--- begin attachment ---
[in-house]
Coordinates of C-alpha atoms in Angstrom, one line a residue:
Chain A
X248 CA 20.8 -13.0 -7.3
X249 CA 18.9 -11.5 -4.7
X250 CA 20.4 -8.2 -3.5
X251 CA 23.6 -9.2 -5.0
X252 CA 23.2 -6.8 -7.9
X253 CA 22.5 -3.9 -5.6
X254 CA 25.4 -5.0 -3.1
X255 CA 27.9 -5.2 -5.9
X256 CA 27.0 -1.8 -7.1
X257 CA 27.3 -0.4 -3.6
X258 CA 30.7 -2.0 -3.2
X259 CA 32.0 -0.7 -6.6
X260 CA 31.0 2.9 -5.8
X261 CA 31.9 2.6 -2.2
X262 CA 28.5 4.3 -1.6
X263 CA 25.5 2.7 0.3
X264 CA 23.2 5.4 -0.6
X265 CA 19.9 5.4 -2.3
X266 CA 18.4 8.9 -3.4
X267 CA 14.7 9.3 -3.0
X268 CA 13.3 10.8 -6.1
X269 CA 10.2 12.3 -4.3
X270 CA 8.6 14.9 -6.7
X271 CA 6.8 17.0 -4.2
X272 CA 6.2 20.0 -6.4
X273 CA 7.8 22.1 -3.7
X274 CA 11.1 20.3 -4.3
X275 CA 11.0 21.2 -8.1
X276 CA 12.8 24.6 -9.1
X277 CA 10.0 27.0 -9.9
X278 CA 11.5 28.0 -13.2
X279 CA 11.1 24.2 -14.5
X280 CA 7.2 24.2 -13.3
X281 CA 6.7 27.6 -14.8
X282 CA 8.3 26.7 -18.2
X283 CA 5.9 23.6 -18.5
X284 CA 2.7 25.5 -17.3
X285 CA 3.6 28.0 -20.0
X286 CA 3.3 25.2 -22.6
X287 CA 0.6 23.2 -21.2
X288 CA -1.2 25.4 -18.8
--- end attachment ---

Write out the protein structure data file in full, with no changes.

[in-house]
Coordinates of C-alpha atoms in Angstrom, one line a residue:
Chain A
X248 CA 20.8 -13.0 -7.3
X249 CA 18.9 -11.5 -4.7
X250 CA 20.4 -8.2 -3.5
X251 CA 23.6 -9.2 -5.0
X252 CA 23.2 -6.8 -7.9
X253 CA 22.5 -3.9 -5.6
X254 CA 25.4 -5.0 -3.1
X255 CA 27.9 -5.2 -5.9
X256 CA 27.0 -1.8 -7.1
X257 CA 27.3 -0.4 -3.6
X258 CA 30.7 -2.0 -3.2
X259 CA 32.0 -0.7 -6.6
X260 CA 31.0 2.9 -5.8
X261 CA 31.9 2.6 -2.2
X262 CA 28.5 4.3 -1.6
X263 CA 25.5 2.7 0.3
X264 CA 23.2 5.4 -0.6
X265 CA 19.9 5.4 -2.3
X266 CA 18.4 8.9 -3.4
X267 CA 14.7 9.3 -3.0
X268 CA 13.3 10.8 -6.1
X269 CA 10.2 12.3 -4.3
X270 CA 8.6 14.9 -6.7
X271 CA 6.8 17.0 -4.2
X272 CA 6.2 20.0 -6.4
X273 CA 7.8 22.1 -3.7
X274 CA 11.1 20.3 -4.3
X275 CA 11.0 21.2 -8.1
X276 CA 12.8 24.6 -9.1
X277 CA 10.0 27.0 -9.9
X278 CA 11.5 28.0 -13.2
X279 CA 11.1 24.2 -14.5
X280 CA 7.2 24.2 -13.3
X281 CA 6.7 27.6 -14.8
X282 CA 8.3 26.7 -18.2
X283 CA 5.9 23.6 -18.5
X284 CA 2.7 25.5 -17.3
X285 CA 3.6 28.0 -20.0
X286 CA 3.3 25.2 -22.6
X287 CA 0.6 23.2 -21.2
X288 CA -1.2 25.4 -18.8